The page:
As part of arranging a home or business, traditional Chinese practitioners also include a complex mix of compass directions, birthdays of occupants, and Chinese astrology and cultural elements.

Understanding the Principles of Feng Shui

Everyone appreciates the benefits of beautiful, comfortable living environments; America’s billion-dollar interior decorating industry attests to this fact. However, Feng Shui takes the approach that your surroundings affect not just your level of material comfort but also your physical and mental health, your relationships, and your worldly success.

Feng Shui (pronounced “fung shway”) examines how the placement of things and objects within it affect the energy flow in your living environment, and how these objects interact with and influence your personal energy flow. Your personal energy flow affects how you think and act, which in turn affects how well you perform and succeed in your personal and professional life. Feng Shui affects you every moment of the day — whether you’re aware of it or not.

As you begin to discover more about Feng Shui, remember that you need to have an open mind and should use the methods that are most comfortable for your particular circumstances.

Demystifying Feng Shui

If you’ve already read a bit about Feng Shui, you may be somewhat confused by the seemingly contradictory advice you’ve encountered. People who are unfamiliar with this method may have some misconceptions and apprehension.

Feng Shui is not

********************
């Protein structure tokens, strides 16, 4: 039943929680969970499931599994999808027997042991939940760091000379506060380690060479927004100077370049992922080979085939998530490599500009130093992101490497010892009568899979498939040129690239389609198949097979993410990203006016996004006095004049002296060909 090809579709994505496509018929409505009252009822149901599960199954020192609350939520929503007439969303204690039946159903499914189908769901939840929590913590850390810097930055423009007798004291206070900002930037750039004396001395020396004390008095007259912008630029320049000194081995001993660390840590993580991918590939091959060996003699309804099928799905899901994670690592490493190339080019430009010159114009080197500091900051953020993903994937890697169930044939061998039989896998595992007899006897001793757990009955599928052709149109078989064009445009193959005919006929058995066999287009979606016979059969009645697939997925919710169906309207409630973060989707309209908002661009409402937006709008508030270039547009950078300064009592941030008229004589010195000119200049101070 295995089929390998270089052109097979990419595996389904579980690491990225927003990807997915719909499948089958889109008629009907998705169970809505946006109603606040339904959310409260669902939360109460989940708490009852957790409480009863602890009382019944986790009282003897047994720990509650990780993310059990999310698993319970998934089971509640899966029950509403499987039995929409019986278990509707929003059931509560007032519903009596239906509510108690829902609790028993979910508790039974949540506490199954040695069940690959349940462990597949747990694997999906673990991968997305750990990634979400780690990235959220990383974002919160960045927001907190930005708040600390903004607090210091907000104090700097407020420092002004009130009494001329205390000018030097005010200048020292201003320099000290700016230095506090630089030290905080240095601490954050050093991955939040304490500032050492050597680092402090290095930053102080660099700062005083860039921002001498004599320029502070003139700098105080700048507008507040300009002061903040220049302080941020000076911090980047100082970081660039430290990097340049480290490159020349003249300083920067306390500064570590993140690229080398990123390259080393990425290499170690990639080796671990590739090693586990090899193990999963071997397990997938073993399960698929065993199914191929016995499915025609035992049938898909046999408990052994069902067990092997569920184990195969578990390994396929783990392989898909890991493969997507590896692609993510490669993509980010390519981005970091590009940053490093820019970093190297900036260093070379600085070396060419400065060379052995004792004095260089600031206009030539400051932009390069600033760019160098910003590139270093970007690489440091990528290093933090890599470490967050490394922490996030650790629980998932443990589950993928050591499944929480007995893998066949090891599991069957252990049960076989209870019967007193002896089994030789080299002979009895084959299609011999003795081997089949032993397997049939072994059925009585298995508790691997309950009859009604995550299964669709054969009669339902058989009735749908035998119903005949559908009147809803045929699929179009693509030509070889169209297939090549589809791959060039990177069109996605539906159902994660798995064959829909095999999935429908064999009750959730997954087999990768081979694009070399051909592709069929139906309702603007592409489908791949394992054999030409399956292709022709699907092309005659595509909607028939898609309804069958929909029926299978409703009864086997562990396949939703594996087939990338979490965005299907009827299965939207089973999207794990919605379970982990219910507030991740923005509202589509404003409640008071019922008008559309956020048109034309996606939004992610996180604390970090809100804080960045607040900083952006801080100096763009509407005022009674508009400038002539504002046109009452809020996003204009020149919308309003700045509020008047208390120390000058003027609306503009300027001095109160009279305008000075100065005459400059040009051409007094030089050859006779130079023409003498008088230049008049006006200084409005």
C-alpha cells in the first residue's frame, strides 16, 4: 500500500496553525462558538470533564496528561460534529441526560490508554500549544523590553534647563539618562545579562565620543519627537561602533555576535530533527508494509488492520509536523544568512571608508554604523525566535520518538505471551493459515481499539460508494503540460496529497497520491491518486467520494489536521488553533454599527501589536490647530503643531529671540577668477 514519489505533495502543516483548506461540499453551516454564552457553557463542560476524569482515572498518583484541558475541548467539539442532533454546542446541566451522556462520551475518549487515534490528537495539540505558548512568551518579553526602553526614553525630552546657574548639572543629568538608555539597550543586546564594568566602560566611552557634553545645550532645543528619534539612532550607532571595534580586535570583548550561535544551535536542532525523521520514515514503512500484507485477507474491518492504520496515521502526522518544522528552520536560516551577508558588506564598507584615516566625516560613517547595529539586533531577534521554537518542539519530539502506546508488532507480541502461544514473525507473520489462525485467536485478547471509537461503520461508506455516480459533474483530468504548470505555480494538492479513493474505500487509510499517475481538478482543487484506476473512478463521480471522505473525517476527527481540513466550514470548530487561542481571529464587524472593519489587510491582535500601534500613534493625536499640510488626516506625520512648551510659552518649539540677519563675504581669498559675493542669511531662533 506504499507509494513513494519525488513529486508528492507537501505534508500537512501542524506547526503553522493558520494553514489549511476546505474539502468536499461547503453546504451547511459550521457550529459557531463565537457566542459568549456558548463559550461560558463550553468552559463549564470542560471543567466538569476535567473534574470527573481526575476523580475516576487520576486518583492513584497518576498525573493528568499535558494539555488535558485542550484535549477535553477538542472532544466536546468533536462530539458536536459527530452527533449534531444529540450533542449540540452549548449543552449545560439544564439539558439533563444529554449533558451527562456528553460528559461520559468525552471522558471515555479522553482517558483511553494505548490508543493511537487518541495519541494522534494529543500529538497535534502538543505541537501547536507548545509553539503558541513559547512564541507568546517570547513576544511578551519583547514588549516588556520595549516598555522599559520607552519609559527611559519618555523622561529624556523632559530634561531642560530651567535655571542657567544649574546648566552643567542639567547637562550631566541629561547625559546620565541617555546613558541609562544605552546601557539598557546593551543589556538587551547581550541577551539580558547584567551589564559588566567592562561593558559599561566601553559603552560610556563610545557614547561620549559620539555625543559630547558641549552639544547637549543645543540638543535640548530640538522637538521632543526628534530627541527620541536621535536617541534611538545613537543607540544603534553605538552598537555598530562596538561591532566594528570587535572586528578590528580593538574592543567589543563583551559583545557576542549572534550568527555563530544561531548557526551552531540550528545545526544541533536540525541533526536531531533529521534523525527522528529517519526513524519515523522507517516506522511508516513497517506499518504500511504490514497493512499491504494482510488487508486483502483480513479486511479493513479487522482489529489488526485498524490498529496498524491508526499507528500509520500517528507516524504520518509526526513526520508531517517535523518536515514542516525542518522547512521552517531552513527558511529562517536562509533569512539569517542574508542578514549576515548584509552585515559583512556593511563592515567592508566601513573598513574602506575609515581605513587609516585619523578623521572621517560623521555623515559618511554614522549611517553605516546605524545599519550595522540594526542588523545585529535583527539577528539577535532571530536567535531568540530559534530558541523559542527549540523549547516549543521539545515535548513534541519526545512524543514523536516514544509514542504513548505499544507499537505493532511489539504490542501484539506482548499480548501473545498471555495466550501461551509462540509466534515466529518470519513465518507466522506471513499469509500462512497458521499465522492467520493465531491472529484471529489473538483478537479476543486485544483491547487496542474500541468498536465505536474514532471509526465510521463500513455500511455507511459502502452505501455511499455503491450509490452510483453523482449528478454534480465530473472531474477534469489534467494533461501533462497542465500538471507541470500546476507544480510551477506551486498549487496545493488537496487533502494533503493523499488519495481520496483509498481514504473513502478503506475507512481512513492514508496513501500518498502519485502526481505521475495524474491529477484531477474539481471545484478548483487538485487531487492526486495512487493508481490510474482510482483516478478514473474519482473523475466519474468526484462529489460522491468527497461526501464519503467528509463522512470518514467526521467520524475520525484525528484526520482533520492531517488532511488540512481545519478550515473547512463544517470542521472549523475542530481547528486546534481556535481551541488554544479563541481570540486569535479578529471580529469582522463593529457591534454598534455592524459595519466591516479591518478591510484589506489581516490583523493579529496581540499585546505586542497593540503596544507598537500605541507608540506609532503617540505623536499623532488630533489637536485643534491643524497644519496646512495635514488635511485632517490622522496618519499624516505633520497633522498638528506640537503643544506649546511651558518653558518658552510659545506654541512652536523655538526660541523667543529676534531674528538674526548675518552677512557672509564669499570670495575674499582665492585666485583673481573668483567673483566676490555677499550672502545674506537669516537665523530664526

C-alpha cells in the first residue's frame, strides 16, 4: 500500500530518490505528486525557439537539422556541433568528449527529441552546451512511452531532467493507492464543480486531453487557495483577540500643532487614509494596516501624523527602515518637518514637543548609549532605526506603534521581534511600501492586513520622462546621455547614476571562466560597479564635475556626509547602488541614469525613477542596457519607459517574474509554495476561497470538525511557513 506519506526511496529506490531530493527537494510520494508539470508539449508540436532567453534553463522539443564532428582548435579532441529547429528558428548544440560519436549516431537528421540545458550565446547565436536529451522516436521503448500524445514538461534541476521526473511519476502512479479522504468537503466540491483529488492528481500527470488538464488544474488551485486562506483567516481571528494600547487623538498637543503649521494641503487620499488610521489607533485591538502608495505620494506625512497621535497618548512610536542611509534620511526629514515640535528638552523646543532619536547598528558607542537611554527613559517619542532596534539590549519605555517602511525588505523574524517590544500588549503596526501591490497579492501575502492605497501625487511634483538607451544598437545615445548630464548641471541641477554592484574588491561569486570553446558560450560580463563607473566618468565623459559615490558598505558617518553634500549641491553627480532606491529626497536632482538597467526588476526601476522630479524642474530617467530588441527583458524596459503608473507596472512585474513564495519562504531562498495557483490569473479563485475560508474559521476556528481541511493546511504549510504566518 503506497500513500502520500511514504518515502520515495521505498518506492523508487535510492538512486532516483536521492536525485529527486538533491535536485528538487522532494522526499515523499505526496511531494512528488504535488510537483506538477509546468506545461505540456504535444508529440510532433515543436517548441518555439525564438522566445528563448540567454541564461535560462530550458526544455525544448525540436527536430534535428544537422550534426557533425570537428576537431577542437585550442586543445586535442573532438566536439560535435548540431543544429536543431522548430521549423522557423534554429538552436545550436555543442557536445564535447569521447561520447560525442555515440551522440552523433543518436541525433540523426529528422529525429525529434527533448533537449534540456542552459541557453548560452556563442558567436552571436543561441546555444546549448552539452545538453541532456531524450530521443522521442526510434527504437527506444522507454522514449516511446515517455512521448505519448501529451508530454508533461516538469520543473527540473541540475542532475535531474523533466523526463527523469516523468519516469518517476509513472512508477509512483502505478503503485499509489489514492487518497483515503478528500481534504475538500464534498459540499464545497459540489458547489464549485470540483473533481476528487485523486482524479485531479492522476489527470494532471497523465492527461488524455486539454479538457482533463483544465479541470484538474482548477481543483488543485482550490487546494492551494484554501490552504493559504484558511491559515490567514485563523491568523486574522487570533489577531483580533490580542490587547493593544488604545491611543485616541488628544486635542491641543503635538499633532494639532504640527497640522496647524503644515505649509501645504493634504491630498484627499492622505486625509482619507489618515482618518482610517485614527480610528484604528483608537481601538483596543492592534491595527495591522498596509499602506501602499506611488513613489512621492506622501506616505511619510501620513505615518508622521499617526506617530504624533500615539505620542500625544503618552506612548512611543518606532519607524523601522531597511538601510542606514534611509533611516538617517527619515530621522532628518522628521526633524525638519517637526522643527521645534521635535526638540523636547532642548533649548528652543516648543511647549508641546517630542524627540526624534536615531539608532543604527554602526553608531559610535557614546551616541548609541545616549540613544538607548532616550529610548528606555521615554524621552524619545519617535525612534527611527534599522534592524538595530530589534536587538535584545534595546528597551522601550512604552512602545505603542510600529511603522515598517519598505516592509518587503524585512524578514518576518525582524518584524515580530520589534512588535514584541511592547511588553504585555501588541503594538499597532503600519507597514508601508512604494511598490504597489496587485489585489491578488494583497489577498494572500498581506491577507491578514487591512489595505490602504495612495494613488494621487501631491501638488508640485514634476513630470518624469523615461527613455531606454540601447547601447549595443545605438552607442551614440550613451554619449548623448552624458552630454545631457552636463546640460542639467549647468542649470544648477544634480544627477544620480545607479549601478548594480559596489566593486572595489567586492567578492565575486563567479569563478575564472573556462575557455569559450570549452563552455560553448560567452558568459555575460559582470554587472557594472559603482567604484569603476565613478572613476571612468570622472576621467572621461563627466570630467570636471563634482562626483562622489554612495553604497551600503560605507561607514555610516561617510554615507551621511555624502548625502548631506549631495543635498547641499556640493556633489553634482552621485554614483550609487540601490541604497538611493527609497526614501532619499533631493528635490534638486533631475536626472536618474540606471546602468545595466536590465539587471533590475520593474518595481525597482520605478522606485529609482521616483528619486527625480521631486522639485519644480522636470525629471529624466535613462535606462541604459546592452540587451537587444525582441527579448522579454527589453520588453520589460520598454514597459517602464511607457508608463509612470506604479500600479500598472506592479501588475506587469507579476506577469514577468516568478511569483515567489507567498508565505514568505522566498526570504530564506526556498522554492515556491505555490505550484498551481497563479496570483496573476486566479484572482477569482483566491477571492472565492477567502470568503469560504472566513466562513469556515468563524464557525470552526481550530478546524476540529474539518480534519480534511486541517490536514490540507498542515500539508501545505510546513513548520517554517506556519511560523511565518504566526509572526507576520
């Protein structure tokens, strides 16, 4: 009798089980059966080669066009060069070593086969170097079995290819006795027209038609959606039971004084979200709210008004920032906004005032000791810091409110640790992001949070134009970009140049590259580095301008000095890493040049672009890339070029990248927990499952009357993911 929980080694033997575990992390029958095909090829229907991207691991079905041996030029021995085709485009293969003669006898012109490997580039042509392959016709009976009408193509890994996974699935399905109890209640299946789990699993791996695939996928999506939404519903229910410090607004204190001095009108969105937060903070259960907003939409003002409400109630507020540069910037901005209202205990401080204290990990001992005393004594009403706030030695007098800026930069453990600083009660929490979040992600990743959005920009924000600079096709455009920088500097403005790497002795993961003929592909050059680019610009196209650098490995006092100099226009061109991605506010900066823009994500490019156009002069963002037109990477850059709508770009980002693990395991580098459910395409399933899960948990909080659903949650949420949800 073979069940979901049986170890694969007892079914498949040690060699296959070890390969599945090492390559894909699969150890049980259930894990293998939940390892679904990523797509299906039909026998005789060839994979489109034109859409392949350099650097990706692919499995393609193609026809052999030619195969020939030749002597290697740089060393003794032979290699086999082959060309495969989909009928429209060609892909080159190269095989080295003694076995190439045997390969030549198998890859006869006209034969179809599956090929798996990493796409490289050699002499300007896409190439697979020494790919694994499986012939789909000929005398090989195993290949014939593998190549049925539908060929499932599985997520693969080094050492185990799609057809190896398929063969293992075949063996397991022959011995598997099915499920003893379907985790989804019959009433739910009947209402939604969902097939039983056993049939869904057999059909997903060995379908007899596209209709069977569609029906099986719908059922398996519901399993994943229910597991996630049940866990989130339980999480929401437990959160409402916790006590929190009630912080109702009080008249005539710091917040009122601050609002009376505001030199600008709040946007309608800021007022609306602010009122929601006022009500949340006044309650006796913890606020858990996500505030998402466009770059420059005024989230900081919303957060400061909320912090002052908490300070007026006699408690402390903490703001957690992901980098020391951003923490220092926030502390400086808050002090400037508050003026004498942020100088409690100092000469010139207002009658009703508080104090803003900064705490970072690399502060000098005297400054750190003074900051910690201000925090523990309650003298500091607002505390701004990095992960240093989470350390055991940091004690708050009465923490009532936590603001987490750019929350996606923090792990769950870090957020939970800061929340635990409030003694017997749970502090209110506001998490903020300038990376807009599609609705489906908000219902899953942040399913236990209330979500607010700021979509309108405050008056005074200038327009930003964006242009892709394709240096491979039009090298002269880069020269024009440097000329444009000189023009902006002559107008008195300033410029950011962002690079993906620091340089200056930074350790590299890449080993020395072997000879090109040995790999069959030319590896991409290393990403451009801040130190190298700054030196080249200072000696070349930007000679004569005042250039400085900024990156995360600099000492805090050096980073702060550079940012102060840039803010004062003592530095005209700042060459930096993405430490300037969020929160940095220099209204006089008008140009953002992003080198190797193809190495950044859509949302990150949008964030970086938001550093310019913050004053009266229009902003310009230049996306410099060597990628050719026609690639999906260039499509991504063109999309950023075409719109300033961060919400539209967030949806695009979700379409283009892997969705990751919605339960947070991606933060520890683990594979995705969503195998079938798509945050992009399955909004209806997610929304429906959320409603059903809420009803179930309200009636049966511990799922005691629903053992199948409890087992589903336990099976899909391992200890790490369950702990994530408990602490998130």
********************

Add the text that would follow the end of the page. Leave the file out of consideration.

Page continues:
• A get-rich-quick method of Asian interior design that guarantees impossible results for mystically rearranging your furniture
  • A superstitious or magical belief system, or a New Age fad that disconnects you from reality or from your daily life
  • A simple home and garden makeover
  • A quick fix to be tackled in one afternoon
  • A luxury only the rich and famous can afford

So the million-dollar question is, what is Feng Shui?

  • On the surface, Feng Shui is the simple interaction of humans and their environments. Taken a step further, Feng Shui enables you to influence these interacting energies to achieve specific life improvements. This influence is achieved by positioning or designing your surroundings in harmony with principles of natural energy flow. As a result, you (and your life) can achieve harmony with your surroundings. Feng Shui is practical and grounding, and it helps you right where you live and work.
  • Feng Shui is often referred to as the art of placement. How you place your furniture, possessions, and yourself within your surroundings largely determines your life experience at every level. Feng Shui offers a unique way of looking at yourself and your environment, and it provides a way of bringing balance, comfort, and harmony into your environment in a manner that is difficult to achieve by any other means.
  • Feng Shui is the study of the relationships between the environment and human life. Discovered by the Chinese, Feng Shui has been practiced for centuries to design environments that enhance conditions for success in life.